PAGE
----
Drugs and Crime: The Impact of Drugs Within Societies

Drugs and crime are inextricably linked. The damage they do within societies – whether in the United States or countless countries worldwide – is widespread and seemingly unstoppable. Just look at the violence spreading across the border as Mexican drug cartels wage bitter war against each other in a death-grip for control of lucrative drug trafficking routes between Mexico and the U.S. – specifically the bloodshed in and around Arizona border towns. More than 40 percent of marijuana coming into the United States is from Mexico. Marijuana is the Mexican drug cartels’ biggest and most lucrative export. The illicit marijuana trafficking is so enticing – representing $8.6 billion annually – that the two biggest Mexican drug cartels, the Sinaloa and the Juarez, are waging nonstop war over control of the Juarez/El Paso drug trafficking route. This has resulted in thousands of murders and kidnappings in the past couple of years, spiking most recently and involving innocent bystanders. Juarez today is the world’s murder capital – not an enviable accolade. More than 25,000 people have died as a result of the drug wars in Mexico since 2006 – another grim statistic. Most of these cases remain unsolved. Kidnapping of relatives of rival drug gang members, tourists, wealthy Americans, government officials and members of the news media has become commonplace. Of cause for concern to the citizens and governor of Arizona is that Phoenix is now the second biggest murder capital in the world. But it’s not just marijuana that accounts for the pervasive damage of drugs and crime. There’s also methamphetamine, another cash cow with Mexican origins. And heroin, black tar heroin, cocaine, street peddling of prescription drugs (painkillers, sedatives, tranquilizers) floods into the U.S. from countries around the world – all with ties to huge and well-funded drug trafficking organizations. From the street peddler to the mules who carry vast quantities of illegal drugs into this country, to the area gang leader who controls his soldiers, to the kingpins back in their home country raking in the profits and continuing the cycle, drugs and crime are big business. Estimates of the annual value of the worldwide illicit drug trade put the number at $360 billion. And, make no mistake about it, this big business, when threatened, turns violent to the extreme. The various attempts of war on drugs seems to temporarily thwart distribution and does result in vast quantities of drugs along with weapons caches being seized in raids. Usually the raids net a few low-level criminals, but there are occasional arrests of big-name cartel go-to bosses. Where one is taken down, another two or three quickly spring into action to take the place. The drug business continues unabated. Think of the reach of drugs and crime in society as a multi-tentacled beast devouring people and ruining lives, fostering decay and destruction everywhere in its path. Relationship of Crime to Drugs From the perspective of individuals in society, there are three different types of relationships between drugs and crime. These are drug-defined offenses, drug-related offenses, and drug-using lifestyle.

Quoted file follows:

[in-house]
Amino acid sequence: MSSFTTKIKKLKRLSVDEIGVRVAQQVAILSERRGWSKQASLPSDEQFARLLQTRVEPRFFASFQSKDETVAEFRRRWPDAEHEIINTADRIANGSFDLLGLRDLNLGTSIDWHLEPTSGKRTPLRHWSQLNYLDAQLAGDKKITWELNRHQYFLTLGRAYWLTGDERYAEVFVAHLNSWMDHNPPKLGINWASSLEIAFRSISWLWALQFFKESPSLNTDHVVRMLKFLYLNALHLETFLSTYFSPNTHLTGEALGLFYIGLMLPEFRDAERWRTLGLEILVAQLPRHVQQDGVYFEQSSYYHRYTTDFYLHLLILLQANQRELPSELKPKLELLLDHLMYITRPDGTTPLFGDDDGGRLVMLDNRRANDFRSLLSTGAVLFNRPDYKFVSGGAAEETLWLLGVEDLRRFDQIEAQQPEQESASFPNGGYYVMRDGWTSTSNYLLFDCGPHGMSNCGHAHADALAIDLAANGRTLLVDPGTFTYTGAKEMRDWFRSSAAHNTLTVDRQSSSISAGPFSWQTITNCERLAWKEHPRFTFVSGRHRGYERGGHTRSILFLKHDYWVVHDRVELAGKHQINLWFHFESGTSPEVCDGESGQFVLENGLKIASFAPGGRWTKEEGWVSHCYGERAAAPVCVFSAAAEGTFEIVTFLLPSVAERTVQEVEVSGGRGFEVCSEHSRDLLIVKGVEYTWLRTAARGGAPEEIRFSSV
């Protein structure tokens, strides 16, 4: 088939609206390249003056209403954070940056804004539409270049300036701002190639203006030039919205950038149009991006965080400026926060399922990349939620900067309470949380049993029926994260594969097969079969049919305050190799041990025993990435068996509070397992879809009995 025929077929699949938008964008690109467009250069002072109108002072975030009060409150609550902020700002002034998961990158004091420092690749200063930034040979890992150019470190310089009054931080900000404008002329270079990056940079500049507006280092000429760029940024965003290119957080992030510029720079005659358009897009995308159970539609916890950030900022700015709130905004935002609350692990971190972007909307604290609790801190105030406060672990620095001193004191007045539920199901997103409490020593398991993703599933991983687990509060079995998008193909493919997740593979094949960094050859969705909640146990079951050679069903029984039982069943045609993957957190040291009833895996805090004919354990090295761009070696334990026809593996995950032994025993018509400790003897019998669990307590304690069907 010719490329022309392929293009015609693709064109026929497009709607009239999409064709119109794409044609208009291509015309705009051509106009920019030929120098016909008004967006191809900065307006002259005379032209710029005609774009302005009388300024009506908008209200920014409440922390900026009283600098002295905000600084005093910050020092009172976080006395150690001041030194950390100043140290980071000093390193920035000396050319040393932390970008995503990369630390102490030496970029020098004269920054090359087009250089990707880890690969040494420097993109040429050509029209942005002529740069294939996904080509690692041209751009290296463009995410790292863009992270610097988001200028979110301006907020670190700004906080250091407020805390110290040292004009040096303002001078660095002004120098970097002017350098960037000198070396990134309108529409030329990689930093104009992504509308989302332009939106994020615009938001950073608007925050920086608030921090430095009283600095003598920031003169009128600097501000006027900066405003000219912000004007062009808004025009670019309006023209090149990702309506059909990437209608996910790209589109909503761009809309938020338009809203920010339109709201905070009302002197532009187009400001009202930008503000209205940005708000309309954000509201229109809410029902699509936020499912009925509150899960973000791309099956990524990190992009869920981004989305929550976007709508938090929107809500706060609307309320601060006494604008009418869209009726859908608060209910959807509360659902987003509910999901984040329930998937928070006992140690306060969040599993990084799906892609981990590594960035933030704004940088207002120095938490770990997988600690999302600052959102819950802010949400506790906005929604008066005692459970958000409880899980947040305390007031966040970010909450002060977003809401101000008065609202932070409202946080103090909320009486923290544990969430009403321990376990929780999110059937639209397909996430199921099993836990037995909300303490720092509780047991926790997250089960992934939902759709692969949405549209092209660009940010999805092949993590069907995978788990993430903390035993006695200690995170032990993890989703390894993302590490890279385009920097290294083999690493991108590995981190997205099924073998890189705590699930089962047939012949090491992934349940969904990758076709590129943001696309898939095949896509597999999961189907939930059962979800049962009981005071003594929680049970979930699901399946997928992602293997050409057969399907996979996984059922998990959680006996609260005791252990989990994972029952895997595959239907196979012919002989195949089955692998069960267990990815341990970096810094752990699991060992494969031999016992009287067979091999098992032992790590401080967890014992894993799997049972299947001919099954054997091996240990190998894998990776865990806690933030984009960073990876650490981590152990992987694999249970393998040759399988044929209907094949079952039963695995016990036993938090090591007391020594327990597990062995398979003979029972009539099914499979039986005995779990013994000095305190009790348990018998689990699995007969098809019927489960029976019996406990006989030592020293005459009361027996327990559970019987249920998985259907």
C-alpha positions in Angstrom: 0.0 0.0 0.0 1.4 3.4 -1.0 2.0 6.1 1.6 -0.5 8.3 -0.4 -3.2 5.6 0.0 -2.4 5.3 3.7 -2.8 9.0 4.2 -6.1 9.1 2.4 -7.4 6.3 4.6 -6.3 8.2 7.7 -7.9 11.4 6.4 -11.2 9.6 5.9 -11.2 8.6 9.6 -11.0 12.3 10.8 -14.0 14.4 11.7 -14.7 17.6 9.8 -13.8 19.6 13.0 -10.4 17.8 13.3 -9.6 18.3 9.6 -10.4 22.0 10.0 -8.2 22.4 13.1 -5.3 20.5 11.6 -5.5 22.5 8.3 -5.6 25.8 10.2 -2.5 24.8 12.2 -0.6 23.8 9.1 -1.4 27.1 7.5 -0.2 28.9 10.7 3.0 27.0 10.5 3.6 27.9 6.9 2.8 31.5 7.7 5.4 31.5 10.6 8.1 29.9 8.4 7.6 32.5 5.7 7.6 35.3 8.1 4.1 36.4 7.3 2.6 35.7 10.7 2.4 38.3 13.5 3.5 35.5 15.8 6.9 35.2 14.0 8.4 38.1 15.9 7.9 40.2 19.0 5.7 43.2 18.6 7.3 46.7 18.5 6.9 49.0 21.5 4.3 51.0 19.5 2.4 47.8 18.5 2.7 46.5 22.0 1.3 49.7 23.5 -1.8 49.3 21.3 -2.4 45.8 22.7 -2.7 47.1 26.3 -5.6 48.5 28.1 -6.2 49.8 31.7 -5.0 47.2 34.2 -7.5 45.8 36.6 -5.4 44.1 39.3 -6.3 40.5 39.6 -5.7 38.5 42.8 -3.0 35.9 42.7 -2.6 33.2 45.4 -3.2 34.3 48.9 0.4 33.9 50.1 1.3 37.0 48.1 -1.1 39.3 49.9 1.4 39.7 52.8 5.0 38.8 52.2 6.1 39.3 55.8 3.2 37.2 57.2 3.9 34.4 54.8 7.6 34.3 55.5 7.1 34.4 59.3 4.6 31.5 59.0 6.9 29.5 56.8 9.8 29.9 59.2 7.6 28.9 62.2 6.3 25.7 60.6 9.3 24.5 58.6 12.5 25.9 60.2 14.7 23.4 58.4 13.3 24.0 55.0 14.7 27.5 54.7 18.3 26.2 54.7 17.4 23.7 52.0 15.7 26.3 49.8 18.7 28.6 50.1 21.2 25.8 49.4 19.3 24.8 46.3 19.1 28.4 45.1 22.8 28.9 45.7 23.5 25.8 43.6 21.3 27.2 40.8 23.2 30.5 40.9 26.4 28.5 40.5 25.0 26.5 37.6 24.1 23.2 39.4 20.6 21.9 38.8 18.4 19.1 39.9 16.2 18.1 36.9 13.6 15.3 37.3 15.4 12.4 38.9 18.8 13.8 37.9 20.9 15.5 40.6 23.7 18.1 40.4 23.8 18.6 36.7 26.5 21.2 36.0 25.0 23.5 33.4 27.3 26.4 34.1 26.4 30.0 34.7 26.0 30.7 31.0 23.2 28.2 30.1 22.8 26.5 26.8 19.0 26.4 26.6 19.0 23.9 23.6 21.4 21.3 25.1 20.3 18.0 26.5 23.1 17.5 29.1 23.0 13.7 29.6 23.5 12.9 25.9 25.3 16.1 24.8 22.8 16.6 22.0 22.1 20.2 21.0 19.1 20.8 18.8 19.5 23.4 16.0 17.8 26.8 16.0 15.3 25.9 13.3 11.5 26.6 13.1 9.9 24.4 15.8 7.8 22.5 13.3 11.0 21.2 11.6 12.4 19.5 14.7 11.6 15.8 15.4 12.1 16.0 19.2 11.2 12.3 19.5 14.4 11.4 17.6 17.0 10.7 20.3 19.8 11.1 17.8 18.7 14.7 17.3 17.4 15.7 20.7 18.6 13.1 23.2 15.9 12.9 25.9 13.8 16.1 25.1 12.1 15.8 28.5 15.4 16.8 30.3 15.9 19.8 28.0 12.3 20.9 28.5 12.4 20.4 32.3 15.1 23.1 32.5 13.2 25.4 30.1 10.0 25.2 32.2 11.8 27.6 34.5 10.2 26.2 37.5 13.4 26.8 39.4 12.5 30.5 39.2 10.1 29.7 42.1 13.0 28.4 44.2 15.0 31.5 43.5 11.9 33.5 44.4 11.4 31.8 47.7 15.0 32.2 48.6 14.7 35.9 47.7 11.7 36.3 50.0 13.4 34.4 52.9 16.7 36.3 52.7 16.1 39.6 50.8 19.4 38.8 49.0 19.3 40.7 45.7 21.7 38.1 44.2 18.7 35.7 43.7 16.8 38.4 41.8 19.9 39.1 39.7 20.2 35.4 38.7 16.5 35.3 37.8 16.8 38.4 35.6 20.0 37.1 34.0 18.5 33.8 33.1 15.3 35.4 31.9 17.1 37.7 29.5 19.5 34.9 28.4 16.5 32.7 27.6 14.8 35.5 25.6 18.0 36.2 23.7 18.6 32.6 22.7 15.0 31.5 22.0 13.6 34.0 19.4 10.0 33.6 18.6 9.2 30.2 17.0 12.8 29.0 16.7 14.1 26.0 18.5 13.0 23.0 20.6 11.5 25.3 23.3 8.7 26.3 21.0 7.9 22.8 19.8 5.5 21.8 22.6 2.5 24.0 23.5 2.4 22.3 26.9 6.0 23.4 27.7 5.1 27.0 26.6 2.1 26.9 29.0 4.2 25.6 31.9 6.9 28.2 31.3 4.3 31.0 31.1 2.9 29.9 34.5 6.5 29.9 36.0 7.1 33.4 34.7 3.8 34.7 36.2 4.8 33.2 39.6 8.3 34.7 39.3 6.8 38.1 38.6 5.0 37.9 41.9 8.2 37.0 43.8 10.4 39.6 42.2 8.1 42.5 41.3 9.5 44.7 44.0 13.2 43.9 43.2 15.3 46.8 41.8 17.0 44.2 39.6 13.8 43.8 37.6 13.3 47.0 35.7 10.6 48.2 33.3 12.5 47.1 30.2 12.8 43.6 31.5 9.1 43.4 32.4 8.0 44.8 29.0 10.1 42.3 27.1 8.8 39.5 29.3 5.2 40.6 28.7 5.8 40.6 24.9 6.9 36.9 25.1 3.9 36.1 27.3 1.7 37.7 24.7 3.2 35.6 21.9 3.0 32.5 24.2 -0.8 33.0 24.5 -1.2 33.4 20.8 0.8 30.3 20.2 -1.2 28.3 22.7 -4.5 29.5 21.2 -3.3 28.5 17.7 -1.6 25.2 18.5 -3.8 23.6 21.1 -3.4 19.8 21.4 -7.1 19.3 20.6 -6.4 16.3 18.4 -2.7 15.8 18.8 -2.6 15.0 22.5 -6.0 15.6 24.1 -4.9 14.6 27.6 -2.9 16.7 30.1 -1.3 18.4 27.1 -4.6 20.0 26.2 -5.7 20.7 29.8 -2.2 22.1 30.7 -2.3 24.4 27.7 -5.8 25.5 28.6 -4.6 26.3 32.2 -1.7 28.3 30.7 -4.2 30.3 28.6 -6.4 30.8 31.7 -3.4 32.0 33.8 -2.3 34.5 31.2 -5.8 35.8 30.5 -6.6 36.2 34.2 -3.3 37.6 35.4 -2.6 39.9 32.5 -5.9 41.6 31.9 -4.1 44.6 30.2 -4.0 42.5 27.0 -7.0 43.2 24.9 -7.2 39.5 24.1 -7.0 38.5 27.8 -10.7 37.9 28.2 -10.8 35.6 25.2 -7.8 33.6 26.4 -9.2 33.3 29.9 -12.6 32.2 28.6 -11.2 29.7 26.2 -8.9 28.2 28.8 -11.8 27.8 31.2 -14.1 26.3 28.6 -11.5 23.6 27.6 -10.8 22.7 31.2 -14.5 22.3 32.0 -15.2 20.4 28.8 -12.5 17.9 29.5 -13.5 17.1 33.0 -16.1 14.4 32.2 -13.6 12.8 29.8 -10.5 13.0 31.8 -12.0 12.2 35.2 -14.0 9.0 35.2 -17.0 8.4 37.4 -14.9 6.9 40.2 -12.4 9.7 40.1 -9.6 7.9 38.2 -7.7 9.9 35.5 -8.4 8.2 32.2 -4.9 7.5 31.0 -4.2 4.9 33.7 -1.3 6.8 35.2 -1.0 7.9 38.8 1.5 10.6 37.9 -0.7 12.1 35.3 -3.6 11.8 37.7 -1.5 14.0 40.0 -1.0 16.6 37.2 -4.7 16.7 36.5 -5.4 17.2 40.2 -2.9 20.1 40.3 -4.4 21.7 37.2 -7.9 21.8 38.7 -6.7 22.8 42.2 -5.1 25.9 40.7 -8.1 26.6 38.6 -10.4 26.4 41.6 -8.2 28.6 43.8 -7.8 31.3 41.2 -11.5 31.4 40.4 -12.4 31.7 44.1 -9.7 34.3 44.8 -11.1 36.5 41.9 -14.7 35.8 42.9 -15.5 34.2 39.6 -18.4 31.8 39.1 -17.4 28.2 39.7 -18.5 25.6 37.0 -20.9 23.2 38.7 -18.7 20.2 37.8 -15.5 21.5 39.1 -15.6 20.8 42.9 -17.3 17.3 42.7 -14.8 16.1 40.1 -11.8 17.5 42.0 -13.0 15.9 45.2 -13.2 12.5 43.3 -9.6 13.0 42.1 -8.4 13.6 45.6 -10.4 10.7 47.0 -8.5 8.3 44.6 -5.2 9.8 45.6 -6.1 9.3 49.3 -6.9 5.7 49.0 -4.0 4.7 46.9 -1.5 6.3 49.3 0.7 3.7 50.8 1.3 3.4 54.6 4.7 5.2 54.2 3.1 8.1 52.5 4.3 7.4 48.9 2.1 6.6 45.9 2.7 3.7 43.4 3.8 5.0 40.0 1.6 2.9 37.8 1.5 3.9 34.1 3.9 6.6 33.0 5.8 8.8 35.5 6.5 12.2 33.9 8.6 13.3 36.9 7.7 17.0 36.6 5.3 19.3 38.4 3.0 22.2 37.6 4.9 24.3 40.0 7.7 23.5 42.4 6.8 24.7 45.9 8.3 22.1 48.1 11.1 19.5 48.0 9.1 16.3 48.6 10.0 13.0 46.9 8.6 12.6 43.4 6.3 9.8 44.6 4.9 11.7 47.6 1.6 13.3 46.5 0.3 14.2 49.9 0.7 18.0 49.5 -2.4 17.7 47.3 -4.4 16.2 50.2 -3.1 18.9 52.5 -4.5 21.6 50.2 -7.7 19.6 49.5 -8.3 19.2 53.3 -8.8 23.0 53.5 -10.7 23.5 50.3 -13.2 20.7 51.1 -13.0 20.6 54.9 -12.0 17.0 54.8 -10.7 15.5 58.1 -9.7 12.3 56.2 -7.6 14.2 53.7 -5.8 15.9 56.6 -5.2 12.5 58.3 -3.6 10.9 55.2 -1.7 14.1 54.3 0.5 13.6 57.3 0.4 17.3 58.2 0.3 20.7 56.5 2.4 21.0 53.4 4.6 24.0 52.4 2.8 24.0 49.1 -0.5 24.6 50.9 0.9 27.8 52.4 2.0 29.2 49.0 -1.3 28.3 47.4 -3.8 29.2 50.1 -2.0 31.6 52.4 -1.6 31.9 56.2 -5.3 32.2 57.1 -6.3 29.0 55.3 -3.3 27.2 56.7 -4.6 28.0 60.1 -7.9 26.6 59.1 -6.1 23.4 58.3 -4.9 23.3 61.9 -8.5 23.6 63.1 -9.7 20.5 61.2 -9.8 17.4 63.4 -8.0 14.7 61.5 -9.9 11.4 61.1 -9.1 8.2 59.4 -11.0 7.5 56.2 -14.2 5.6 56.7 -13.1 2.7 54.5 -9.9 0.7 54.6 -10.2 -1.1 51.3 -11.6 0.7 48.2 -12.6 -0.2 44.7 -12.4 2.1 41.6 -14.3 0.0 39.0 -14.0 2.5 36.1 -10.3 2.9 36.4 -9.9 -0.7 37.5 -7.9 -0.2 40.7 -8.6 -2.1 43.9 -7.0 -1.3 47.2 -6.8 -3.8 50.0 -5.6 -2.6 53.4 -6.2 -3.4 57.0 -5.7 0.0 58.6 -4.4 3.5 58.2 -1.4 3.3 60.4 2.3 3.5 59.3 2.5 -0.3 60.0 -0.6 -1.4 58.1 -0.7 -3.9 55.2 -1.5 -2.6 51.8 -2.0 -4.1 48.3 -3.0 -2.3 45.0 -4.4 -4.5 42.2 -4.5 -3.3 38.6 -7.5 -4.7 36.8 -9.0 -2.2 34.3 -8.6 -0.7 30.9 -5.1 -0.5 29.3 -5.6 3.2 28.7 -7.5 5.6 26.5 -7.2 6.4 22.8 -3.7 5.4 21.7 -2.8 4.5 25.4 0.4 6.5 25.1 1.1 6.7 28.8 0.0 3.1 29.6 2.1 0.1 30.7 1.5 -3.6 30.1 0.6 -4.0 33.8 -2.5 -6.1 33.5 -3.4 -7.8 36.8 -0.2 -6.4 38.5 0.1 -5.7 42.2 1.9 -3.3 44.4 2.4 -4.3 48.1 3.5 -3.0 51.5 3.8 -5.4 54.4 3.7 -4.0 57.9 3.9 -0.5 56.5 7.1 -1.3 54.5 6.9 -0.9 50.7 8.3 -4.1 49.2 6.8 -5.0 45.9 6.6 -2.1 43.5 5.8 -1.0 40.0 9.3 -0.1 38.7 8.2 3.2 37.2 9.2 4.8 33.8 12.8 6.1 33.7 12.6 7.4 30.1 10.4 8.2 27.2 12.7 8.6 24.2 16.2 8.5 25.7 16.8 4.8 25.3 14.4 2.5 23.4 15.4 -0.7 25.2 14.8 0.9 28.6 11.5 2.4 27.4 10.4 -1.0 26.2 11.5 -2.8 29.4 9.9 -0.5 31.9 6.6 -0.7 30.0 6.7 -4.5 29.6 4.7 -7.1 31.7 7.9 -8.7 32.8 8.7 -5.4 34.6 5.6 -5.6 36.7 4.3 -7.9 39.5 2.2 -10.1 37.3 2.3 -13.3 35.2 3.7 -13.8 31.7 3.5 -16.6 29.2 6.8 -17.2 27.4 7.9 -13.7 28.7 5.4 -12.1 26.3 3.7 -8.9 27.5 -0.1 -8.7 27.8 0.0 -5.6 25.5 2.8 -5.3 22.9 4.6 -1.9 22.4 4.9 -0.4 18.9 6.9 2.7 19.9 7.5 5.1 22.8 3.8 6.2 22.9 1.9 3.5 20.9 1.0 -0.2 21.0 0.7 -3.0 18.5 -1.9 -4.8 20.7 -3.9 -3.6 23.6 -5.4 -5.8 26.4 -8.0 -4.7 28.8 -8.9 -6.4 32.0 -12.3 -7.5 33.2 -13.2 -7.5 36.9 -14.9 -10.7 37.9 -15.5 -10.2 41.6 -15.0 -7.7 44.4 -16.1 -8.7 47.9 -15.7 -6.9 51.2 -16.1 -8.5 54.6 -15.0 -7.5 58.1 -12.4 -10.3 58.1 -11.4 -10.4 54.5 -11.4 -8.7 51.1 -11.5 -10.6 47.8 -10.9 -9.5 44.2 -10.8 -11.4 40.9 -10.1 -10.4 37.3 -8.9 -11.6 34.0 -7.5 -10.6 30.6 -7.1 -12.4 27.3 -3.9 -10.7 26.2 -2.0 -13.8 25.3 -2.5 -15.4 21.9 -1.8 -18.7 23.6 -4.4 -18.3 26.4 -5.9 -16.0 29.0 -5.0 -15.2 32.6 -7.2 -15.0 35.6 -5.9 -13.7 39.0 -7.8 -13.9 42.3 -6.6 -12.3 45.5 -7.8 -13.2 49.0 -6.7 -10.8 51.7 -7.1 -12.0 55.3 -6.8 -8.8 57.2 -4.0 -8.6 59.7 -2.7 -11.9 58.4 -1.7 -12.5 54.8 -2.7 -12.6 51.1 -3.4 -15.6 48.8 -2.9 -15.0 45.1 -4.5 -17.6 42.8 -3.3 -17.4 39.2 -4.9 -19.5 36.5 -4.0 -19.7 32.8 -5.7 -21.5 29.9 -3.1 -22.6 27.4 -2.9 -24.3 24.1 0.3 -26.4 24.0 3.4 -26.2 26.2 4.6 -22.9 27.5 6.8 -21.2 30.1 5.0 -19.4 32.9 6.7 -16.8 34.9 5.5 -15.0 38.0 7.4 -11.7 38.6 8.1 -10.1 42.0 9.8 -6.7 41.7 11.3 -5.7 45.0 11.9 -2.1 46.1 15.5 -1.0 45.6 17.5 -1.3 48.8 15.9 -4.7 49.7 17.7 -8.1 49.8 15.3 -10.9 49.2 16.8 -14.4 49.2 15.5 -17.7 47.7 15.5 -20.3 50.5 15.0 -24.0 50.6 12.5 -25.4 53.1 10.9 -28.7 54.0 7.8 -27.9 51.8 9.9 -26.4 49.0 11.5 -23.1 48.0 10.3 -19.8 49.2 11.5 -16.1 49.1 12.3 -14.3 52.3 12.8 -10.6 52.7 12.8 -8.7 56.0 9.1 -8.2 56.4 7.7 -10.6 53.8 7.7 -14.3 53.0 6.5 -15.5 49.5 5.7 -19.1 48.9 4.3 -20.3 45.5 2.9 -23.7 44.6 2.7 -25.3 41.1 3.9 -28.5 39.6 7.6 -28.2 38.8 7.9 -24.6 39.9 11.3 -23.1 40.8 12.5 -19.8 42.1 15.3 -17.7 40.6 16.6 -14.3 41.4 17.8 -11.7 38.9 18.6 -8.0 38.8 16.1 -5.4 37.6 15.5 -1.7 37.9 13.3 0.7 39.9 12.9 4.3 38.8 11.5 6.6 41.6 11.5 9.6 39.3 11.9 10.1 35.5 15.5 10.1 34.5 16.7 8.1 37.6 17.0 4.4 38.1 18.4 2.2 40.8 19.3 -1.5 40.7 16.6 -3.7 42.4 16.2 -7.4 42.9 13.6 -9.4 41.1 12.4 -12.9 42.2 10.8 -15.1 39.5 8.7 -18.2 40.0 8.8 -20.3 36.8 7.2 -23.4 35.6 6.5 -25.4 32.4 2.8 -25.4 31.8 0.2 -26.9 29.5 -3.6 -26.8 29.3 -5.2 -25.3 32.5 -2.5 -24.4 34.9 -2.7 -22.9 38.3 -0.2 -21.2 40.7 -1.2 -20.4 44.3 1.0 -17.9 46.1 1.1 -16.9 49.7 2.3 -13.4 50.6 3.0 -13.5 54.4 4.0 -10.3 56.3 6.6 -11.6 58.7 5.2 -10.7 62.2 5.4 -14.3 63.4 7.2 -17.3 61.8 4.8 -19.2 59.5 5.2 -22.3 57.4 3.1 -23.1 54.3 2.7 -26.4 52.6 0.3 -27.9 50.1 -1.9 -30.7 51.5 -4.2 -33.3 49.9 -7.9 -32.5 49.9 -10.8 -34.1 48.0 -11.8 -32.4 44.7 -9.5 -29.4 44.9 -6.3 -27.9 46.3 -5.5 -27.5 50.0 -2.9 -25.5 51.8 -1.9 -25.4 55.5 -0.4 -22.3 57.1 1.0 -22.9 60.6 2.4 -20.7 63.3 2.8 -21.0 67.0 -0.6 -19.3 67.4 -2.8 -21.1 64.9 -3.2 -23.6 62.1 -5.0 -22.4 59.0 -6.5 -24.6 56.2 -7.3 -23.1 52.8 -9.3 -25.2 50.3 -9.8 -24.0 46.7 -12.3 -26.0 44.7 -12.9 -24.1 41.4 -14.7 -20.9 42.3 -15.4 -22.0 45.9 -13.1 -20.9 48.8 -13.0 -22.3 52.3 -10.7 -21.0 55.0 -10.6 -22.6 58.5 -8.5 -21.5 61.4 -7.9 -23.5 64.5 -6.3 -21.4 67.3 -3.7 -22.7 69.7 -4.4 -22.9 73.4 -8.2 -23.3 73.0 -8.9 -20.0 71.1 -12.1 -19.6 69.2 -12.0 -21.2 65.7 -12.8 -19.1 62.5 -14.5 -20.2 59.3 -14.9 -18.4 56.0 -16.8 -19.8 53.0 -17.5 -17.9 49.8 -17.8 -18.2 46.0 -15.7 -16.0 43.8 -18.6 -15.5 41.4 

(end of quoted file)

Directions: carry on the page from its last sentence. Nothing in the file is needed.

• Drug-defined offenses: By definition, these are violations of laws that prohibit or regulate the possession, use, distribution, or manufacture of illegal drugs. Examples include drug possession or use, marijuana cultivation, methamphetamine production, and sales of cocaine, heroin, or marijuana (among others).
  • Drug-related offenses: These are offenses motivated by the user’s need for money to support continued use, offenses connected to drug distribution, and offenses to which a drug’s pharmacologic effects contribute. Examples include stealing to get money to buy drugs, violent behavior resulting from the effects of drugs, and violence against rival drug dealers.
  • Drug-related lifestyle: This refers to a lifestyle in which the likelihood and frequency of involvement in illegal activity are increased due to the fact that individuals (drug users) may not participate in the legitimate economy and are exposed to situations encouraging crime. A drug-related lifestyle may include criminal skills learned from repeat offenders, opportunities to break the law because of contacts with criminals and illegal markets, and, in general, a life orientation with a focus on short-term goals supported by illegal activities.

Violent Crime and Drugs

Violent crime has always been associated with trafficking of drugs. The reasons for this association include: ongoing competition for drug customers and markets, disputes among those involved in the illegal drug market, and the tendency toward violence among individuals involved in drug trafficking. In addition, the locations where drugs are available are often disadvantaged economically as well as socially, legal and social controls tend to be ineffective against such violence and crime, and the proliferation of lethal weapons makes drug-related violence more likely and deadly.

Scroll to Top